PER Diem: March 10, 2009

ATLANTA -- Mike Woodson might be getting a lot of calls from Western Conference coaches in the coming days and weeks, because his Hawks appear to have found a formula for doing something virtually no other team has accomplished: Shutting down Chris Paul and the New Orleans Hornets.

Atlanta held the Hornets to 40 percent shooting and a mere 12 free throw attempts en route to an 89-79 win Monday night that snapped the Hornets' seven-game winning streak -- the second time in two meetings the Hawks have held the Hornets to 79 points. New Orleans, which came into the game ranked eighth in the NBA in offensive efficiency at 107.2, rates a meager 91.3 in its two games against the Hawks.

The Hawks' approach is tailor-made to stopping the Hornets because they switch every screen-and-roll and have big men with enough dexterity to keep Paul in front of them and turn him into a jump shooter.

"The way they switch, it's not really too much of a mismatch because they're all the same size," said Tyson Chandler. "We wasted a lot of time on the shot clock dribbling back and forth."

So while Paul still finished with 24 points and 10 assists, he needed 19 shots to do it and committed six turnovers -- usually with Al Horford or Josh Smith blocking his vision and turning him into a jump shooter.

"We missed Peja [Stojakovic]," said Hornets coach Byron Scott, "because when they're switching they're sitting all in the paint, so it's hard for [Paul] to break the guy down because there's another guy waiting. But it's a pretty good strategy if you've got athletic guys that can do it."

However, of greater concern for New Orleans were two recurring problems that again reared their ugly heads -- a no-show from Chandler in the middle and another disastrous performance by the bench.

Chandler had played well during the team's seven-game winning streak, perhaps chastened by his near trade to Oklahoma City at the trade deadline, but on Monday he finished with two points and five rebounds in 39 minutes and appeared to have trouble dealing with Hawks wide-bodies Horford and Zaza Pachulia.

Meanwhile, the Hornets' bench scored only seven points, and coach Byron Scott essentially used a six-man rotation. The one stretch where he went deeper was in the decisive second quarter, when an eight-point lead turned into a seven-point deficit as the Hornets scored only 12 points.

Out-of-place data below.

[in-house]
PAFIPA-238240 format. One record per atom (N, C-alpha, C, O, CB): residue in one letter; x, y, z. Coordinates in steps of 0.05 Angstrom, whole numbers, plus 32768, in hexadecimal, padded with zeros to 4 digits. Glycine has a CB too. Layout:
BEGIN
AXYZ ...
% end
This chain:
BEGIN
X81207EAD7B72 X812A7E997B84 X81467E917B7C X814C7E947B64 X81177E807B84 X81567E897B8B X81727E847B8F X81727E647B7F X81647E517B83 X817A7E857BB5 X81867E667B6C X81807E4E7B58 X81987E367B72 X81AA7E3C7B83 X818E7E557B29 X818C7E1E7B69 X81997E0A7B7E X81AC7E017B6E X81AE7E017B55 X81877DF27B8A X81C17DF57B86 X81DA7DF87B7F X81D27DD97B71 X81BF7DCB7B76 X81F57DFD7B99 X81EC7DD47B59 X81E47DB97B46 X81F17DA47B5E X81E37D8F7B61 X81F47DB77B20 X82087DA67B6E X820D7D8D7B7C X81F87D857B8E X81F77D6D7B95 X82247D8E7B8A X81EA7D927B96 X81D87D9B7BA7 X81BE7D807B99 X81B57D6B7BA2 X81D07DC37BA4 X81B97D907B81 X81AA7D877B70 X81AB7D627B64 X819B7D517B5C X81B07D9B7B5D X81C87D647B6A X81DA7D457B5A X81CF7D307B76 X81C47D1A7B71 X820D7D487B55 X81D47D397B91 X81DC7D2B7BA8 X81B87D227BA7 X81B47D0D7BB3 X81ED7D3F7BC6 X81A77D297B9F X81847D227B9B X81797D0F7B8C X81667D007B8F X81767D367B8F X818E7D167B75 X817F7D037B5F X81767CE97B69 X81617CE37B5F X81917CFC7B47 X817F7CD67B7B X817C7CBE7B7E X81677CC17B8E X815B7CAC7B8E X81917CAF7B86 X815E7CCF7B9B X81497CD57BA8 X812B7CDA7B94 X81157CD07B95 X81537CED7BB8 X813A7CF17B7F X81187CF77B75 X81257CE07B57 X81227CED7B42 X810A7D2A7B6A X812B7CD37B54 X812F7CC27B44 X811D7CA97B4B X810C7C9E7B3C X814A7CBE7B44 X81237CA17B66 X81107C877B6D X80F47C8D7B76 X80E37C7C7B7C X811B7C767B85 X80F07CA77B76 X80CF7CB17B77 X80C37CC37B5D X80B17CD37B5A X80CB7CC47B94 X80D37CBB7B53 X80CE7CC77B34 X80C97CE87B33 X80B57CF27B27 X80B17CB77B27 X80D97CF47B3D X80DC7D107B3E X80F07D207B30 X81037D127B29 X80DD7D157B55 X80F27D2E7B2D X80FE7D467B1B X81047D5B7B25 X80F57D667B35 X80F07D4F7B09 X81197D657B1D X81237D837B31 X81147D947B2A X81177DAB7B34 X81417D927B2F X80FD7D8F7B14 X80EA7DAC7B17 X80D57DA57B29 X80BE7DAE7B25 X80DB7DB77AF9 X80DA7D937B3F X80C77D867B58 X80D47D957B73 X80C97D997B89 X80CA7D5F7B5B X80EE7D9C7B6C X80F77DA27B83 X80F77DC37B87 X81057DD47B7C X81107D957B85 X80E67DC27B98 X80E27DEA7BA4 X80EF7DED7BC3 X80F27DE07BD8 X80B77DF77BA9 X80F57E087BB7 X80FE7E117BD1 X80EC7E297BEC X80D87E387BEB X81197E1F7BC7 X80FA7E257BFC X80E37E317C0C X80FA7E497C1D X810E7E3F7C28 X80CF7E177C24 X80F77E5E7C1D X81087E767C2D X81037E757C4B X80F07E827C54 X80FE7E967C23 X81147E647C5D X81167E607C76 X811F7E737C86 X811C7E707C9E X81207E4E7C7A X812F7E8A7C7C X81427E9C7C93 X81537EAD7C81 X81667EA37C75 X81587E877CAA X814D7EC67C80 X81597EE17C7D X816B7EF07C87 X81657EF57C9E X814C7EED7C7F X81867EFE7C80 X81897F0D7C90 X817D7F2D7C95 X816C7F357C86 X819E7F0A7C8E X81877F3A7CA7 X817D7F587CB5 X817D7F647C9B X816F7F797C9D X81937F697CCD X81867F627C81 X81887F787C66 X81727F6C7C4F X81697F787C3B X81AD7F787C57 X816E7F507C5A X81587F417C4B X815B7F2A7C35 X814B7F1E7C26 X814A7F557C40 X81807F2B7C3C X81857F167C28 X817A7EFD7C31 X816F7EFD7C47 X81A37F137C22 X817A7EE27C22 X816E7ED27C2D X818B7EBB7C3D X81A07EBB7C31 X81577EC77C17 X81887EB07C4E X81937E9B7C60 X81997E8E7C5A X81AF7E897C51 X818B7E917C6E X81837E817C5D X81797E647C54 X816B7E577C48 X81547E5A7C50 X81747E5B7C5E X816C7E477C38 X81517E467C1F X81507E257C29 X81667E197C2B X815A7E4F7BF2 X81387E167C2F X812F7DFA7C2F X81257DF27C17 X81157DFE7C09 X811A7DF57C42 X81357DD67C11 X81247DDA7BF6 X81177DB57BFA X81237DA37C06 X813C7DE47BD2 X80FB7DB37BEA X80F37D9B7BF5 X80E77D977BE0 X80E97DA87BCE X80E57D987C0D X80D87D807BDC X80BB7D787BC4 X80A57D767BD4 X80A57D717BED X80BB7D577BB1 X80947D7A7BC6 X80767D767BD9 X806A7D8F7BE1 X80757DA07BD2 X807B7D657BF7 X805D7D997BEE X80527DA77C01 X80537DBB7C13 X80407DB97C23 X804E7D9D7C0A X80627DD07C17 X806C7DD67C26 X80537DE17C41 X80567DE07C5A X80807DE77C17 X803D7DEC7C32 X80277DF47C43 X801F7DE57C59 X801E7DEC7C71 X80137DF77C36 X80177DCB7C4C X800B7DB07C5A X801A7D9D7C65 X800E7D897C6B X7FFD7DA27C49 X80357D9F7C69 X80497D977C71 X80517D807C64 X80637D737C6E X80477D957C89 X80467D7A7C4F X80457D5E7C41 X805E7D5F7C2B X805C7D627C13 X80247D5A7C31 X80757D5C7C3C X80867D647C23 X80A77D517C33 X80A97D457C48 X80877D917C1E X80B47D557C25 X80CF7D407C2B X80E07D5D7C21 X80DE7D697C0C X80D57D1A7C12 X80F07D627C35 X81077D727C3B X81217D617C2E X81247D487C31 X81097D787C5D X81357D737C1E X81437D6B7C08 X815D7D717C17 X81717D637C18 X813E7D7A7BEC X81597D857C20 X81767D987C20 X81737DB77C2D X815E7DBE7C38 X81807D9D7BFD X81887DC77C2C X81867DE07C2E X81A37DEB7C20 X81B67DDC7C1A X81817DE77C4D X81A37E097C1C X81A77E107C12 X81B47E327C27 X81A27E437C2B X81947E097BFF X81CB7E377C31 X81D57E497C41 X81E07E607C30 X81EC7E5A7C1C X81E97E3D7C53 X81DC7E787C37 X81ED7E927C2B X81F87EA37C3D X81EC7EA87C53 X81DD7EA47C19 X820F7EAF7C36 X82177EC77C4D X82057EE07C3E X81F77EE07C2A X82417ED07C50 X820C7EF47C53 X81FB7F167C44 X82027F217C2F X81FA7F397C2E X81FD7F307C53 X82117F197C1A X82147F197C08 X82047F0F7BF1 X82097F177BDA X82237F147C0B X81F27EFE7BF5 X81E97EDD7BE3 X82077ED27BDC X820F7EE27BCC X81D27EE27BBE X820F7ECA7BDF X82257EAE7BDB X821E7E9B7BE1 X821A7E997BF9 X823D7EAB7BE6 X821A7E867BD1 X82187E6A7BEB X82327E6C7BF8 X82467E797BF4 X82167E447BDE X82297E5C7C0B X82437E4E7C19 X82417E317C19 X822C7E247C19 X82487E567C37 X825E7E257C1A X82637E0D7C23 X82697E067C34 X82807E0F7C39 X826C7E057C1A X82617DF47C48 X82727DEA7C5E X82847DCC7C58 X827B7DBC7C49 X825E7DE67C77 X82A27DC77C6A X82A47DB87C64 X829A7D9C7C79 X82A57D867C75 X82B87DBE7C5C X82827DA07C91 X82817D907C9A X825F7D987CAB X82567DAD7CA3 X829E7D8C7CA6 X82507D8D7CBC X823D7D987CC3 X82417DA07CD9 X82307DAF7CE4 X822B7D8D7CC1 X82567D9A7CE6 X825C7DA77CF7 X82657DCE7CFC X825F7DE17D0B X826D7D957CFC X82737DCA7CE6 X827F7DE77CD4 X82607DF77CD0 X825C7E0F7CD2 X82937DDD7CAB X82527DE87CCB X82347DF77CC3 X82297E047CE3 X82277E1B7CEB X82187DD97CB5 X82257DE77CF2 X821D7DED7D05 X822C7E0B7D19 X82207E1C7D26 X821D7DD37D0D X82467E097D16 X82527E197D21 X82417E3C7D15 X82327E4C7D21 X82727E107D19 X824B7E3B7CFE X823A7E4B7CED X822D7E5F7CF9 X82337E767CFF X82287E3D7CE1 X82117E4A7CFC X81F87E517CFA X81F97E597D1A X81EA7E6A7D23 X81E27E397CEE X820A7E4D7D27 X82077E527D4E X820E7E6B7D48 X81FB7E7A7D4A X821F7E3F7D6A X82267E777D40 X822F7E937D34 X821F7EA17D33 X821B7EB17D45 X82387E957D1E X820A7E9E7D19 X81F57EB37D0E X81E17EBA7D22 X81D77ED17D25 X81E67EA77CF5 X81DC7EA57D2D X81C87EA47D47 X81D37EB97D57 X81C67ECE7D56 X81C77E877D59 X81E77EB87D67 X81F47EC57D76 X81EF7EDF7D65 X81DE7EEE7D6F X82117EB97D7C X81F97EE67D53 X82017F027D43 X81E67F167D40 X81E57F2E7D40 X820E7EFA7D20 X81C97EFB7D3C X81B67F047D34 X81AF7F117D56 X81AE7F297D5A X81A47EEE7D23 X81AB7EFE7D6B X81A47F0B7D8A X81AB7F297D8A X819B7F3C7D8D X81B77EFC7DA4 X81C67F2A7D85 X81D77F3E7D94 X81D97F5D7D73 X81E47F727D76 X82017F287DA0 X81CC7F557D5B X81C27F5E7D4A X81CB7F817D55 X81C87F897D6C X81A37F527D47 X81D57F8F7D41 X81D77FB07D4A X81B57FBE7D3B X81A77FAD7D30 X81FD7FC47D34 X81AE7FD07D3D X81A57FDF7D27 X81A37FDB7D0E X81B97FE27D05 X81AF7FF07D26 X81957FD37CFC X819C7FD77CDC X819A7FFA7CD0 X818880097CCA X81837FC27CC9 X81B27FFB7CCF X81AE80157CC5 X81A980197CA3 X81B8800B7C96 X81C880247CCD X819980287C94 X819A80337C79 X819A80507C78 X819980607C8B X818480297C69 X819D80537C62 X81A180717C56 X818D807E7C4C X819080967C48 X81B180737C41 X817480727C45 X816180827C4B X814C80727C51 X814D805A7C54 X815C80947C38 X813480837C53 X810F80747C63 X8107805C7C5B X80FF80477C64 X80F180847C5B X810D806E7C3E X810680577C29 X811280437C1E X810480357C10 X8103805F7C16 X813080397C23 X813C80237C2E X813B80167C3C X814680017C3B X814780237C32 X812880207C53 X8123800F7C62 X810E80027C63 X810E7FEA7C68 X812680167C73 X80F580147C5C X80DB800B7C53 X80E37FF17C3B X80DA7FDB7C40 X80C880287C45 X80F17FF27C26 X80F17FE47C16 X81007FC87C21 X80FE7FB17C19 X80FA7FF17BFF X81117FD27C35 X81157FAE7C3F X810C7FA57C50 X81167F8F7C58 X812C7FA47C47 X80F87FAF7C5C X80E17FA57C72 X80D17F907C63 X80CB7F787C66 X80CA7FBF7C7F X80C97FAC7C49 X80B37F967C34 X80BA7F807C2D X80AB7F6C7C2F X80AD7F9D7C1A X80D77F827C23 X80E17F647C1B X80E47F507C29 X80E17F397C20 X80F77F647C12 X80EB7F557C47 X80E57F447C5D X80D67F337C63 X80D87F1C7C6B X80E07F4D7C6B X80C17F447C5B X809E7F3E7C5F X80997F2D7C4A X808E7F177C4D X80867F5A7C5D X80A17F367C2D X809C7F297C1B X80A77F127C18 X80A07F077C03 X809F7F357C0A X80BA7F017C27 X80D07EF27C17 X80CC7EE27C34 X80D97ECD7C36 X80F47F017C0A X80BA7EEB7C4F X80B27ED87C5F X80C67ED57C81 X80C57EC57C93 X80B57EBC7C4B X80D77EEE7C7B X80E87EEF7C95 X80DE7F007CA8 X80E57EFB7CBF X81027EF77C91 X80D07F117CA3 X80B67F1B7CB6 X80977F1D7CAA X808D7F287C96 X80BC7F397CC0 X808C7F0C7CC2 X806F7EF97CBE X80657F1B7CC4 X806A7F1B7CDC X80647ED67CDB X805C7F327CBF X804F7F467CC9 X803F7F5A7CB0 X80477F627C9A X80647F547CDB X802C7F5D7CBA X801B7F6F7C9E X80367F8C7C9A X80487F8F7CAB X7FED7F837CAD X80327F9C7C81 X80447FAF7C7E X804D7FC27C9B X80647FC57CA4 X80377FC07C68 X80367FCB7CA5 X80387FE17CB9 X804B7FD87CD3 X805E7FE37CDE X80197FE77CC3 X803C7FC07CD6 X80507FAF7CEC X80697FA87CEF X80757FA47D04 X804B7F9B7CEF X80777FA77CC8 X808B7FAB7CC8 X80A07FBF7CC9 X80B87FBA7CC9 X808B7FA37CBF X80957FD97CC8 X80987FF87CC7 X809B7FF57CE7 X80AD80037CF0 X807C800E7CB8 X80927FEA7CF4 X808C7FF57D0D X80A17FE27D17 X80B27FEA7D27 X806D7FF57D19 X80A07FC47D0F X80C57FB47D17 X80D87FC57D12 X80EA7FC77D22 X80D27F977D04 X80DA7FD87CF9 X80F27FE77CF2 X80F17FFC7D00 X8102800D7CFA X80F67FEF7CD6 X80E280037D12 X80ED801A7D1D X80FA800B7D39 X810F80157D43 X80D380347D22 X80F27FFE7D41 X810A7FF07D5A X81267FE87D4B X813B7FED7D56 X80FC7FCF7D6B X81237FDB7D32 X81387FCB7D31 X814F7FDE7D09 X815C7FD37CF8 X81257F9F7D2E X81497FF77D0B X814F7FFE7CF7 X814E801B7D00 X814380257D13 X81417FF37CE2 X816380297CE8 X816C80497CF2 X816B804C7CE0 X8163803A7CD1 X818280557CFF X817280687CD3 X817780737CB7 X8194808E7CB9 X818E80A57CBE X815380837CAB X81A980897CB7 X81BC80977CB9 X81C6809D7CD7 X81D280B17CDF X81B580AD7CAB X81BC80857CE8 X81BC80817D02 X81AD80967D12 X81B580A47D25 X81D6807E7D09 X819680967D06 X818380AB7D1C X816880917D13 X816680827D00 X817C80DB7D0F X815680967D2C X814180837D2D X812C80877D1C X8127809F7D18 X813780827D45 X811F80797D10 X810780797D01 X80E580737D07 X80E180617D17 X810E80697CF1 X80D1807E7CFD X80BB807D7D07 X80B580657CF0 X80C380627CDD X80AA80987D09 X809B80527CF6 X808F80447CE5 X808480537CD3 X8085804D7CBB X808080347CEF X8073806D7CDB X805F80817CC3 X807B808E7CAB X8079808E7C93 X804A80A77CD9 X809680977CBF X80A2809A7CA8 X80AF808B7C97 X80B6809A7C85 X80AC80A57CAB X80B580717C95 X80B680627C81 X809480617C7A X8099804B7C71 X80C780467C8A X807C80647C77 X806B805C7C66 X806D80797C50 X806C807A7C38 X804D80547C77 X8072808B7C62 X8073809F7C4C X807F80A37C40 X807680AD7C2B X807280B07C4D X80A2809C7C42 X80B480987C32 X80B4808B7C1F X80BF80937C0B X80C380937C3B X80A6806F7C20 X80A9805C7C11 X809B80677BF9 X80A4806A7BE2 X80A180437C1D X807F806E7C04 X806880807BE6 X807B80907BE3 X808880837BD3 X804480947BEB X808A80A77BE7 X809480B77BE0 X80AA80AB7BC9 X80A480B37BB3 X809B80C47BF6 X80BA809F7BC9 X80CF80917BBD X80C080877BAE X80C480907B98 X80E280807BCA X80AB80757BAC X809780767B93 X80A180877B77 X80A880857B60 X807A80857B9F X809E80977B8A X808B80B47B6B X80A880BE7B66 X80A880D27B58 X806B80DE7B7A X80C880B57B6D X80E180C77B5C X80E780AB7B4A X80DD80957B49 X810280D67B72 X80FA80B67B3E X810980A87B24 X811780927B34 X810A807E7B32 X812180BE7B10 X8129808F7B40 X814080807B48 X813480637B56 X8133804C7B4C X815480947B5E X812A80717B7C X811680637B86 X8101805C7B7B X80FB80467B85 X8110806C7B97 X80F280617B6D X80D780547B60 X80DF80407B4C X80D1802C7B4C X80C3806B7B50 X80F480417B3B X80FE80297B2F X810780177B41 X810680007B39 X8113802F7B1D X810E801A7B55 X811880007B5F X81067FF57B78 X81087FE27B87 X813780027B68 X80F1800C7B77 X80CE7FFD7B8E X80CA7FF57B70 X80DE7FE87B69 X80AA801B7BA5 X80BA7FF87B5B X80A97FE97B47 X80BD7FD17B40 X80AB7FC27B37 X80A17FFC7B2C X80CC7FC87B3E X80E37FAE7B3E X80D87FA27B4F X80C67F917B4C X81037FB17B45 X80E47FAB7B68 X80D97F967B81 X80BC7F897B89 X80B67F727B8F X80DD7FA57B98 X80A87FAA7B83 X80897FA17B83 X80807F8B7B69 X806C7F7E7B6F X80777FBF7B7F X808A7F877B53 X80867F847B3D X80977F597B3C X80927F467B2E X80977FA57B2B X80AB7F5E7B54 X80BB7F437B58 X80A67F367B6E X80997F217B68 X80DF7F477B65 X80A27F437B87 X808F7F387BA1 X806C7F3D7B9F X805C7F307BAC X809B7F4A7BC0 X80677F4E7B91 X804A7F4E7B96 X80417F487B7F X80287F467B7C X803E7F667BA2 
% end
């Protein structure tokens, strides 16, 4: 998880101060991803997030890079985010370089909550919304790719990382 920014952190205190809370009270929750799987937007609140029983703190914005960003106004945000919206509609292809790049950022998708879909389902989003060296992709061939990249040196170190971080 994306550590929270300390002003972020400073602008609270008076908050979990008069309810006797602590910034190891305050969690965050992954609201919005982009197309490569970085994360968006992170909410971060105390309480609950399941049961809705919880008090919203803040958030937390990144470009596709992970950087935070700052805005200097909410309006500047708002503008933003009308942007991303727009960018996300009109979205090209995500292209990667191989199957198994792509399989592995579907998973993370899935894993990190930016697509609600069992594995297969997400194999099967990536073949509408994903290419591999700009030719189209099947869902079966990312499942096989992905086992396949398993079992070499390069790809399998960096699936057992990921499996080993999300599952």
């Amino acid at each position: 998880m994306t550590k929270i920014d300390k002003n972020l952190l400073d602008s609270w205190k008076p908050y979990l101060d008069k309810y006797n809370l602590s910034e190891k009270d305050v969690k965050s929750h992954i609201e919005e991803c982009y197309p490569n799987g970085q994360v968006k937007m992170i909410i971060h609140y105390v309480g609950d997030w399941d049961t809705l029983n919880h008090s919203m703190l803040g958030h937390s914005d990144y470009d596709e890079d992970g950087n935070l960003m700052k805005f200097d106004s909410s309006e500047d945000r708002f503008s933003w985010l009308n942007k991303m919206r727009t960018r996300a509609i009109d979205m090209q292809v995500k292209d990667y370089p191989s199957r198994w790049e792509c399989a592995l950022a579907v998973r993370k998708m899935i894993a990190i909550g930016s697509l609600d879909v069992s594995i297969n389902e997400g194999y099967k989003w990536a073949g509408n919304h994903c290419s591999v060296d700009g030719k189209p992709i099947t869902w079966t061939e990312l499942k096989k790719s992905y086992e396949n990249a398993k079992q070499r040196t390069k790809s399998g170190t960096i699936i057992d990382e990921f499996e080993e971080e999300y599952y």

"The second quarter was awful," said Scott. "I thought our guys came in and did a terrible job, giving them layups, offensive rebounds. Whatever we could do wrong in the second quarter we did, and we're just putting too much pressure on our starters to play the heavy minutes they're playing."

As a result, it appears the Hornets' second unit will again be in flux. Scott said that Devin Brown would be back in the rotation and Ryan Bowen might as well, but didn't seem nearly as bullish on the prospects of Sean Marks and Hilton Armstrong, who combined for nine minutes without a rebound.

"I have to make some changes," said Scott. "I can't sit there and watch this. I'm trying to give [Paul] rest until the 6-minute mark in the second quarter and get [David West] 5 or 6 minutes, but when I do that, leads evaporate."

From the Hawks' side, they won't get to torment the Hornets with their switching until next season, but one big takeaway is the return of Joe Johnson. Because for all the trouble Atlanta gave New Orleans on defense, it also helped cut off the Hornets' running game by making baskets. Johnson, who scored 30 points in a game for the first time since Dec. 27, was the key to that attack, and it was a very welcome recovery considering the Hawks went 16-18 since he last dropped 30.

They'll need Johnson to keep playing at a high level because the schedule doesn't get any easier. While the Hawks are in a stretch of 12 games with 11 at home, their next opponent is Utah, which may be riding in on a 13-game winning streak -- the second stop in what's being dubbed locally as the Hawks Draft Regrets tour, in which Paul, Deron Williams, Danny Granger and Brandon Roy all pay visits to Philips Arena in the same week.

"This is what we worked towards," said Woodson, "starting out with 14 of 22 on the road. We hit a lull the last couple months in terms of trying to maintain, so this is a month and a half we were looking towards."

John Hollinger writes for ESPN Insider. To e-mail him, click here.